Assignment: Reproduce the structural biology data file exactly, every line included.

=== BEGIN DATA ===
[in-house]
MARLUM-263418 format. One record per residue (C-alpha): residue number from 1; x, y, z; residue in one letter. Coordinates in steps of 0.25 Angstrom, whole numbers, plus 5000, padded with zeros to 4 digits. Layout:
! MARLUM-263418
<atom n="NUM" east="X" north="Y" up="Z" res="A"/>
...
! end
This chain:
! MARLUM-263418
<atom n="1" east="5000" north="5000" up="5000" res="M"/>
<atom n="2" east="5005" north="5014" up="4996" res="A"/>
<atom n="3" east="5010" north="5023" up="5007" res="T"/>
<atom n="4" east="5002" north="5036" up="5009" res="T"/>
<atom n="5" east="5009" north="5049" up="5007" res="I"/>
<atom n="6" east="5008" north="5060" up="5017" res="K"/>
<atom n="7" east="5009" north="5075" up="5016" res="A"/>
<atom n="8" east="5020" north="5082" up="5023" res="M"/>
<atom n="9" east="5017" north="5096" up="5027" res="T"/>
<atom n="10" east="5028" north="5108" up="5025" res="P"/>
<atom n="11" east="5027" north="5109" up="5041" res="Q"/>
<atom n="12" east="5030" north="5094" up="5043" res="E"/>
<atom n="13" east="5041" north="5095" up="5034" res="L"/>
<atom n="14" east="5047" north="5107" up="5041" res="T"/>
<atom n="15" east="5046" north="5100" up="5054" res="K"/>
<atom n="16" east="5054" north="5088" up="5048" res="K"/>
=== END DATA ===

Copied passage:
[in-house]
MARLUM-263418 format. One record per residue (C-alpha): residue number from 1; x, y, z; residue in one letter. Coordinates in steps of 0.25 Angstrom, whole numbers, plus 5000, padded with zeros to 4 digits. Layout:
! MARLUM-263418
<atom n="NUM" east="X" north="Y" up="Z" res="A"/>
...
! end
This chain:
! MARLUM-263418
<atom n="1" east="5000" north="5000" up="5000" res="M"/>
<atom n="2" east="5005" north="5014" up="4996" res="A"/>
<atom n="3" east="5010" north="5023" up="5007" res="T"/>
<atom n="4" east="5002" north="5036" up="5009" res="T"/>
<atom n="5" east="5009" north="5049" up="5007" res="I"/>
<atom n="6" east="5008" north="5060" up="5017" res="K"/>
<atom n="7" east="5009" north="5075" up="5016" res="A"/>
<atom n="8" east="5020" north="5082" up="5023" res="M"/>
<atom n="9" east="5017" north="5096" up="5027" res="T"/>
<atom n="10" east="5028" north="5108" up="5025" res="P"/>
<atom n="11" east="5027" north="5109" up="5041" res="Q"/>
<atom n="12" east="5030" north="5094" up="5043" res="E"/>
<atom n="13" east="5041" north="5095" up="5034" res="L"/>
<atom n="14" east="5047" north="5107" up="5041" res="T"/>
<atom n="15" east="5046" north="5100" up="5054" res="K"/>
<atom n="16" east="5054" north="5088" up="5048" res="K"/>